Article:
Canadian Forest Service Publications

Estimating individual conifer seedling height using drone-based image point clouds. 2020. Castilla, G.; Filiatrault, M.; McDermid, G.J.; Gartrell, M. Forests 11(9):924.

Year: 2020

Issued by: Northern Forestry Centre

Catalog ID: 40172

Language: English

Availability: PDF (download)

Available from the Journal's Web site.
DOI: 10.3390/f11090924

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Research Highlights: This is the most comprehensive analysis to date of the accuracy of height estimates for individual conifer seedlings derived from drone-based image point clouds (DIPCs). We provide insights into the effects on accuracy of ground sampling distance (GSD), phenology, ground determination method, seedling size, and more. Background and Objectives: Regeneration success in disturbed forests involves costly ground surveys of tree seedlings exceeding a minimum height. Here we assess the accuracy with which conifer seedling height can be estimated using drones, and how height errors translate into counting errors in stocking surveys. Materials and Methods: We compared height estimates derived from DIPCs of different GSD (0.35 cm, 0.75 cm, and 3 cm), phenological state (leaf-on and leaf-off), and ground determination method (based on either the DIPC itself or an ancillary digital terrain model). Each set of height estimates came from data acquired in up to three linear disturbances in the boreal forest of Alberta, Canada, and included 22 to 189 surveyed seedlings, which were split into two height strata to assess two survey scenarios. Results: The best result (root mean square error (RMSE) = 24 cm; bias = −11 cm; R2 = 0.63; n = 48) was achieved for seedlings >30 cm with 0.35 cm GSD in leaf-off conditions and ground elevation from the DIPC. The second-best result had the same GSD and ground method but was leaf-on and not significantly different from the first. Results for seedlings ≤30 cm were unreliable (nil R2). Height estimates derived from manual softcopy interpretation were similar to the corresponding DIPC results. Height estimation errors hardly affected seedling counting errors (best balance was 8% omission and 6% commission). Accuracy and correlation were stronger at finer GSDs and improved with seedling size. Conclusions: Millimetric (GSD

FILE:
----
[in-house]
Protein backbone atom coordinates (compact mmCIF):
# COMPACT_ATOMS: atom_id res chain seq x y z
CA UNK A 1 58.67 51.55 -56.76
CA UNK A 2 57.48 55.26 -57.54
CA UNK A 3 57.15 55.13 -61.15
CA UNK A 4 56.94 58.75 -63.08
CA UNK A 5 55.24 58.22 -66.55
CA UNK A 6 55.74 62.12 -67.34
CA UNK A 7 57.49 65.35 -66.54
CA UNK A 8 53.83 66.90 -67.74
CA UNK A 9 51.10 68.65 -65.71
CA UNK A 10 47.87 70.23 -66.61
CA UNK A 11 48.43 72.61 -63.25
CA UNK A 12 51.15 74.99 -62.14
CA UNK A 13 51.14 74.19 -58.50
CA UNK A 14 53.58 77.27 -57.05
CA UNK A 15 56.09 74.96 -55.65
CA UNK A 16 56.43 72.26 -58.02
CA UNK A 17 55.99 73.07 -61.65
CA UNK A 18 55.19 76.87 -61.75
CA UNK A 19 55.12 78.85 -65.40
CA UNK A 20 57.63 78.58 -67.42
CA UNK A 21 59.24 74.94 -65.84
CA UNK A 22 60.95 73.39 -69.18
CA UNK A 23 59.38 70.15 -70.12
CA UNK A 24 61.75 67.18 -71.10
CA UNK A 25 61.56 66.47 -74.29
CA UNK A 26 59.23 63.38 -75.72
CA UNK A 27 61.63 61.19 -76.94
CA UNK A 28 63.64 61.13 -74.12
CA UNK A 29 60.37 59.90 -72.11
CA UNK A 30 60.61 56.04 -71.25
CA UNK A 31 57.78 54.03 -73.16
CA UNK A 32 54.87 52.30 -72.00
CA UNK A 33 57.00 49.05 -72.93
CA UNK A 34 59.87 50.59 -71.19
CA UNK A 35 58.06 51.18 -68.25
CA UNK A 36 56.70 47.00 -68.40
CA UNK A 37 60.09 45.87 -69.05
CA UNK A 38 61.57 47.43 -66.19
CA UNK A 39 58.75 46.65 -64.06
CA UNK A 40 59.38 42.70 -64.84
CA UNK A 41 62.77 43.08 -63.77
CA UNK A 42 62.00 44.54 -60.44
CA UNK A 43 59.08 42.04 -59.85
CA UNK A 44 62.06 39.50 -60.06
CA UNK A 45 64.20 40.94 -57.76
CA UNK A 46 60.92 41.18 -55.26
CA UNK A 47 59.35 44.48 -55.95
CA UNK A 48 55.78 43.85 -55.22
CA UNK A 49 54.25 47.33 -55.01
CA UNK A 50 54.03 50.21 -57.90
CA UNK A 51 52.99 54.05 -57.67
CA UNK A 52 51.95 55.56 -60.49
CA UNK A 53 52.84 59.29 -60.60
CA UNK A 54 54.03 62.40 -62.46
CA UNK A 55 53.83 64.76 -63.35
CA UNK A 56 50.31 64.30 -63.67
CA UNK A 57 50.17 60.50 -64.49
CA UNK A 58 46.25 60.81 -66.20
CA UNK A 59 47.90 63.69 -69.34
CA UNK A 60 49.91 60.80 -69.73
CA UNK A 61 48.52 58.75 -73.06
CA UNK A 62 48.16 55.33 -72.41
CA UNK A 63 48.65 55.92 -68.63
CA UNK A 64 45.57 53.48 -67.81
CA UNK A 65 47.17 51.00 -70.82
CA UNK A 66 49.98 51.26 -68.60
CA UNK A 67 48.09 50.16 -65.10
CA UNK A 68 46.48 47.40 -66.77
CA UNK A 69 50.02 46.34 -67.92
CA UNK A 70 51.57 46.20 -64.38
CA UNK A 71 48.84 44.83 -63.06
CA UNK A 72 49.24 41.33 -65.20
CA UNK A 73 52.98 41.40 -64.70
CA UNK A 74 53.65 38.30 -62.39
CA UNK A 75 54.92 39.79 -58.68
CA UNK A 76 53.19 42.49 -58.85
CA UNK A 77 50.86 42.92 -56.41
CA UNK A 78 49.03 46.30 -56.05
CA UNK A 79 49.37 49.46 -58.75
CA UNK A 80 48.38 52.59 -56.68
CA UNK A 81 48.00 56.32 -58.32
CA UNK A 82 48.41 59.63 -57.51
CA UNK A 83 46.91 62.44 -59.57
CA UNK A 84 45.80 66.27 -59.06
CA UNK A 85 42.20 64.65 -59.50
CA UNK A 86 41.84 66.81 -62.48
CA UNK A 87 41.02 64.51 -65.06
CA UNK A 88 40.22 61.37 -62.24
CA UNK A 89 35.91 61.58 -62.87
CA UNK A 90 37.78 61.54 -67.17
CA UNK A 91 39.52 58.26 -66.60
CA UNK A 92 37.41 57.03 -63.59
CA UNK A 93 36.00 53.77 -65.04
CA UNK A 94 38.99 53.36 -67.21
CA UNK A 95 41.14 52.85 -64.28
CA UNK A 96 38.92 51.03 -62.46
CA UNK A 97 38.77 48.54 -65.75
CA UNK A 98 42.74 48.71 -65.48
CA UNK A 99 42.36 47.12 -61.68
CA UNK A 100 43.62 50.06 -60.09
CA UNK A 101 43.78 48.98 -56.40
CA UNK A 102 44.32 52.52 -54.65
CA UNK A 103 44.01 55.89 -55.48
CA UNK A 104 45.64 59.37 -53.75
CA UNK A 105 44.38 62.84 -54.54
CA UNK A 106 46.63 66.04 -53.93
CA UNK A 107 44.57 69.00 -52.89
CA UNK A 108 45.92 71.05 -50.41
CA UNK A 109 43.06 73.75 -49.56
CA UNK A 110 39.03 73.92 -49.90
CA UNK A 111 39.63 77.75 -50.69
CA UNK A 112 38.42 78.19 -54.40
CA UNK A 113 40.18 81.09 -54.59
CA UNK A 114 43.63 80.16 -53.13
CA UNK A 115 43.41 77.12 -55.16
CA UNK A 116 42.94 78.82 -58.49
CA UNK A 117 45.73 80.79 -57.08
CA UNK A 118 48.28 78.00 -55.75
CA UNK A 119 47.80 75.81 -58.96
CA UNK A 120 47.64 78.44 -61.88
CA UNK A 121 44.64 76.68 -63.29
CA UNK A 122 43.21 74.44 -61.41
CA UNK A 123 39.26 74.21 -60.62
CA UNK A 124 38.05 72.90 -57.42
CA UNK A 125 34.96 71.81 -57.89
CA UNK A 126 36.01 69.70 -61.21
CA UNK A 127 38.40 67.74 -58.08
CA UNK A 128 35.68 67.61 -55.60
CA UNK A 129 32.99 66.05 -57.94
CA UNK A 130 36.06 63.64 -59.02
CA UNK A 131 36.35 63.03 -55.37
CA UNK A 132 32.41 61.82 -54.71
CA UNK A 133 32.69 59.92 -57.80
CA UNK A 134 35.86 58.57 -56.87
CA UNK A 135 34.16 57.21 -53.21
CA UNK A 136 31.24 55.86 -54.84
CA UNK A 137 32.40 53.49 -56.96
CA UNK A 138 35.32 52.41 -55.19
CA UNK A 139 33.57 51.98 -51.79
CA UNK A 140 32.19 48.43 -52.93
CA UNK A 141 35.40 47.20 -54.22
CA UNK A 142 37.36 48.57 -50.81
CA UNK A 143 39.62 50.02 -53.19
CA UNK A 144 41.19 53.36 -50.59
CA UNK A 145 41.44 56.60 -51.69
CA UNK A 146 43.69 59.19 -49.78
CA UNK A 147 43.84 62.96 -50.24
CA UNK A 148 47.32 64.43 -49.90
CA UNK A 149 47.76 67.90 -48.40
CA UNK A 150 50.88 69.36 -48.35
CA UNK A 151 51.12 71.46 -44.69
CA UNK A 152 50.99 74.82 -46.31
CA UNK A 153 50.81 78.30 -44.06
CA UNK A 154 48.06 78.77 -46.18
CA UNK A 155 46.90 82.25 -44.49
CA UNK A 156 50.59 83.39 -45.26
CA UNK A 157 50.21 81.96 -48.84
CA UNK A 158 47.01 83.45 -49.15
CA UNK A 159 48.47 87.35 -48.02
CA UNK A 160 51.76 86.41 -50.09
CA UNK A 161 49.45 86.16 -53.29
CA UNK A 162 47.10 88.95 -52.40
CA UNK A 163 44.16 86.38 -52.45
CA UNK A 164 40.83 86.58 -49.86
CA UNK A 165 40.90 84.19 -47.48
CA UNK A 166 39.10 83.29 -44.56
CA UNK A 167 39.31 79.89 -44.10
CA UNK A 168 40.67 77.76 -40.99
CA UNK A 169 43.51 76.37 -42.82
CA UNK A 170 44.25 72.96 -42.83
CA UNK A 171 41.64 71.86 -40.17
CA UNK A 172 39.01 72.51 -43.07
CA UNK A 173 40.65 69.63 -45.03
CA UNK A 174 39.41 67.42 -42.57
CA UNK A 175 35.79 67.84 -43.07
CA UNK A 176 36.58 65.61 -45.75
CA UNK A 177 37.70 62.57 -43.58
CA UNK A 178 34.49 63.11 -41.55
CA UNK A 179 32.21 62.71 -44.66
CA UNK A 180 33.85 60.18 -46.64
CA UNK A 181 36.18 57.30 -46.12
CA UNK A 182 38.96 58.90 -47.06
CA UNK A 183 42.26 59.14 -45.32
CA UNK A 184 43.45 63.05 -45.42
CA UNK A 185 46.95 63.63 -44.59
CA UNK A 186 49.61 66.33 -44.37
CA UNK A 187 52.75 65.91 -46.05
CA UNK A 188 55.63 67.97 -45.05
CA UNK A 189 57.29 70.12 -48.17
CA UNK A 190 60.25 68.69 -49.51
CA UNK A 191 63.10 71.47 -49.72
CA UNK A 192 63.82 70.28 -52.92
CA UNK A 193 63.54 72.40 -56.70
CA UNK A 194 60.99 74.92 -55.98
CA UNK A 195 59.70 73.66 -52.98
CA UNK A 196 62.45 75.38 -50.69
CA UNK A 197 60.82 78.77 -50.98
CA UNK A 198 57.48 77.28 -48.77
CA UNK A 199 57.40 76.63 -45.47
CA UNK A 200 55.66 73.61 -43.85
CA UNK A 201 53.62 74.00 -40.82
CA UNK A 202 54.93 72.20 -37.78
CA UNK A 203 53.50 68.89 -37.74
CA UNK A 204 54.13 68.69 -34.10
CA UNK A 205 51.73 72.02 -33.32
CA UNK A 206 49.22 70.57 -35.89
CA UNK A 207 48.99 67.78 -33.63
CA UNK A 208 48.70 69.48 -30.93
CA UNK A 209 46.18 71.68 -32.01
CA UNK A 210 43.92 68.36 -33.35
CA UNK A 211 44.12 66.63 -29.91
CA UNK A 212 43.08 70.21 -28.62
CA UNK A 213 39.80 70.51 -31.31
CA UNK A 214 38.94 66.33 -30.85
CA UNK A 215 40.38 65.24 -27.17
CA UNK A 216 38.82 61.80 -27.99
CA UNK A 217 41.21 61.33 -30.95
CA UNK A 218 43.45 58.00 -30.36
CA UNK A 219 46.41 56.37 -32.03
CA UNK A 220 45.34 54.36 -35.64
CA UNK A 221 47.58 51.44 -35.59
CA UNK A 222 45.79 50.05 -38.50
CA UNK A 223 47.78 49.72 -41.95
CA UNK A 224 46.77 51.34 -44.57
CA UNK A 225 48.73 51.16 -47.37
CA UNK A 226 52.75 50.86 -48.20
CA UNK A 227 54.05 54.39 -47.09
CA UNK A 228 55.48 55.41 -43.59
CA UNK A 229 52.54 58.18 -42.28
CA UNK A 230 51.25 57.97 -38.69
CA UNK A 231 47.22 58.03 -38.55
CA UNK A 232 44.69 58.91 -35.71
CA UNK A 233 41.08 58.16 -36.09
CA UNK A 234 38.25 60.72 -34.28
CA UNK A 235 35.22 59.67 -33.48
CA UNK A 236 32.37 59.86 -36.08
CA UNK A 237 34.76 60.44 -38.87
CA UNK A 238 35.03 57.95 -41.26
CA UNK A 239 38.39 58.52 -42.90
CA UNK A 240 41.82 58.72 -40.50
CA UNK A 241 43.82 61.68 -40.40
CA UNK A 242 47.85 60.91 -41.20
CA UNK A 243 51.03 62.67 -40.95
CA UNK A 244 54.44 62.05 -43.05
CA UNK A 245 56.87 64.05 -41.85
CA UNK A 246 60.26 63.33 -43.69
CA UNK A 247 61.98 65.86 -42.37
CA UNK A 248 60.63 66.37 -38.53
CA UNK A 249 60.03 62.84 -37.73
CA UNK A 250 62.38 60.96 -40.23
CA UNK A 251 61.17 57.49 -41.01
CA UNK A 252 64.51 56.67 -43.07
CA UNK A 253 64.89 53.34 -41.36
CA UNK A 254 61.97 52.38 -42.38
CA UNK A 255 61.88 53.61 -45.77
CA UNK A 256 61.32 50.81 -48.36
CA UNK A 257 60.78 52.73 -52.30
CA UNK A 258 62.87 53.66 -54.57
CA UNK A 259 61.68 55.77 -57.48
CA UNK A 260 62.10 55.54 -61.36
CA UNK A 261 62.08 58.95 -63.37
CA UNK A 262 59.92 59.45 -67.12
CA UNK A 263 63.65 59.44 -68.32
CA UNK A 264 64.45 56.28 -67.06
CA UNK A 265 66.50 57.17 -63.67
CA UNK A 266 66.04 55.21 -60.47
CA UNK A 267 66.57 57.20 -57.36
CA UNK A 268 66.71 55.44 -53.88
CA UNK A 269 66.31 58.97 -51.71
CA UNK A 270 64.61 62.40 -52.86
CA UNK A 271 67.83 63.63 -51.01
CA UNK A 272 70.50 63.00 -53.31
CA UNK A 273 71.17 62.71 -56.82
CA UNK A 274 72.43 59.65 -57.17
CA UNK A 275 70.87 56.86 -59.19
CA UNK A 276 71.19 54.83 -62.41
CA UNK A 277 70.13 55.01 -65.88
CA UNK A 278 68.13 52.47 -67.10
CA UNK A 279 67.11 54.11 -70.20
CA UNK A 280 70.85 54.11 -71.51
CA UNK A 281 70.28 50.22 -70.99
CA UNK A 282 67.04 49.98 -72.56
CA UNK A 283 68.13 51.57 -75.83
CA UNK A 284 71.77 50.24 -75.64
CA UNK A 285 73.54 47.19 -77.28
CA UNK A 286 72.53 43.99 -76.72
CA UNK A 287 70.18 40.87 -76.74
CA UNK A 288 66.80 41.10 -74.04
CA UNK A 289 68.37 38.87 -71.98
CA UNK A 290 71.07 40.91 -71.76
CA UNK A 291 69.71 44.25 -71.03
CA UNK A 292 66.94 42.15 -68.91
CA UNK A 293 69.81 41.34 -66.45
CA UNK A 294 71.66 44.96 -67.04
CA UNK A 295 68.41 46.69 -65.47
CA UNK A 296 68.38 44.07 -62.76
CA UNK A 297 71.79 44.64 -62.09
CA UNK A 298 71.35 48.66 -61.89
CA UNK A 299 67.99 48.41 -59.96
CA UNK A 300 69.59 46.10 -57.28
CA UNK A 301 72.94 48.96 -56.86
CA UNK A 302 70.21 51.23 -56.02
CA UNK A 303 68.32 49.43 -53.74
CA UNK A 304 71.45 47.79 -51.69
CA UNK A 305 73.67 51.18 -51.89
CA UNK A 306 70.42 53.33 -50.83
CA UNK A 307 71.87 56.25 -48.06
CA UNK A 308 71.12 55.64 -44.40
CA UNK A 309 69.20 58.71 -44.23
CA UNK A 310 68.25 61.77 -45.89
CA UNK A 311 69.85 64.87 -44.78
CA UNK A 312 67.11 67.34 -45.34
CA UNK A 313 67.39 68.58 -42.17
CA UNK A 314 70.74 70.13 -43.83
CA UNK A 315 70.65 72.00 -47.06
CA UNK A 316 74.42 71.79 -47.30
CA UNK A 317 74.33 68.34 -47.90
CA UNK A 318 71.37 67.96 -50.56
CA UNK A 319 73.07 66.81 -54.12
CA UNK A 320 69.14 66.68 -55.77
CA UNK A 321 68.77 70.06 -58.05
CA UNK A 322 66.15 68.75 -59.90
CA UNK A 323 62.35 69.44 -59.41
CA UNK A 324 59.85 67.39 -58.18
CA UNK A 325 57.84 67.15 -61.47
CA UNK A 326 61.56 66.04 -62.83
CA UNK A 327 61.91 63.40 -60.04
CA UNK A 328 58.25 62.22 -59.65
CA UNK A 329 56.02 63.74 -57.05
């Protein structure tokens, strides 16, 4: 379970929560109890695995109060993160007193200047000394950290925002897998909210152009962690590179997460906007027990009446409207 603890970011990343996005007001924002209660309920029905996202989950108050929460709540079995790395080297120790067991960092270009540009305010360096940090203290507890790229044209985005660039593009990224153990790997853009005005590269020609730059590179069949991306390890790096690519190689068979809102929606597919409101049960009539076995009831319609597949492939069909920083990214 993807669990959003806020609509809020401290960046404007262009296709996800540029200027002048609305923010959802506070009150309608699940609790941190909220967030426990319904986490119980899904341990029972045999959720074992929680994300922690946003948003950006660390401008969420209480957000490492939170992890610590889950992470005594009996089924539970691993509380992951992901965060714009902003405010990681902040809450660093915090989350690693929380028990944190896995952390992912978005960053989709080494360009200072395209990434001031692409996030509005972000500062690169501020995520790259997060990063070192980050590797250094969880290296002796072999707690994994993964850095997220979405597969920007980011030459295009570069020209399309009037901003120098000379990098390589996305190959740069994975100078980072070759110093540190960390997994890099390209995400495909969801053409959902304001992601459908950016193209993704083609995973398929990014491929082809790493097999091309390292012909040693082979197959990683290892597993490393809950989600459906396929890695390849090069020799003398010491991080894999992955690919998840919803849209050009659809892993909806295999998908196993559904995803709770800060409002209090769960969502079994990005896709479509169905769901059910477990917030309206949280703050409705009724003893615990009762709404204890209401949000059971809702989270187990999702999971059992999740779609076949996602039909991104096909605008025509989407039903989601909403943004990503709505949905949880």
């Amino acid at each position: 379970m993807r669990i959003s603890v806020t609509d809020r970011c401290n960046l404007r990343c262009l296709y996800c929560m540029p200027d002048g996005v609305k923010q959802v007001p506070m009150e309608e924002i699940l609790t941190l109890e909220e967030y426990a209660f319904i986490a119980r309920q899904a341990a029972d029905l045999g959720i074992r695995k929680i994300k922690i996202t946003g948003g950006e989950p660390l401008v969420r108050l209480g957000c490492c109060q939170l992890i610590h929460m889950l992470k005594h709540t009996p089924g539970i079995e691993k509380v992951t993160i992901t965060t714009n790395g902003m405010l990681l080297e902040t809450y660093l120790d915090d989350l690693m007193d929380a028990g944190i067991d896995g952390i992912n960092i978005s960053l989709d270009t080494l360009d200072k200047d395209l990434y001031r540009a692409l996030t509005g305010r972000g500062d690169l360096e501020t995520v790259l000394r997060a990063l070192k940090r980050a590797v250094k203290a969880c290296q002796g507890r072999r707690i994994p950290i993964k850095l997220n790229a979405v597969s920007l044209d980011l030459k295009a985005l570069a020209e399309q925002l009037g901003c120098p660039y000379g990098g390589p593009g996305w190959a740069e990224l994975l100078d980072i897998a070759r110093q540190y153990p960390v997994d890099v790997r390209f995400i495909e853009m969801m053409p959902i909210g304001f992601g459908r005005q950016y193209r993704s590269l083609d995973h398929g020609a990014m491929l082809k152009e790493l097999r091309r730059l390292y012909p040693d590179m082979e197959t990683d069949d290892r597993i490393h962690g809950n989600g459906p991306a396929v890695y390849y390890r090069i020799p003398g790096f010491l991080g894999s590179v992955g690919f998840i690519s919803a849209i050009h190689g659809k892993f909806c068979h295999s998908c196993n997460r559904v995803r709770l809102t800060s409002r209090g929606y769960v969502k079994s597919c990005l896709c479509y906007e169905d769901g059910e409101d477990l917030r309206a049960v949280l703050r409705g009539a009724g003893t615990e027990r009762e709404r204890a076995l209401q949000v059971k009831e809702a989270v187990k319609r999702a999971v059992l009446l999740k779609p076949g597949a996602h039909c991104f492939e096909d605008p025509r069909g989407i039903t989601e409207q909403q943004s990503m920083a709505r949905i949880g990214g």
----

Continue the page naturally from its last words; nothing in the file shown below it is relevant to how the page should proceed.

Plain Language Summary

Monitoring regeneration success in disturbed forests involves costly ground surveys of tree seedlings taller than a minimum height. Could drones replace boots on the ground for this? Drones have been shown to detect conifer seedlings reliably, but how good are they at estimating their height? This study employed three drones to estimate the height of nearly 200 conifer seedlings growing in linear disturbances in Alberta’s boreal forest. Each seedling had up to 15 height estimates automatically derived from drone-based image point clouds (3D models of the seedlings made of tiny points extracted from overlapping overhead photos). The best results were achieved for seedlings taller than 30 cm based on photos where the size of a pixel on the ground was less than a centimetre; the height estimation error was 5 cm or less for half of the seedlings. Results for seedlings shorter than 30cm were unreliable due to the presence of nearby short vegetation. Height estimation errors led to few seedling counting errors (counting a seedling shorter than the minimum height, or vice versa). This study is the first to demonstrate that the height of an individual conifer seedling can be accurately measured from a drone.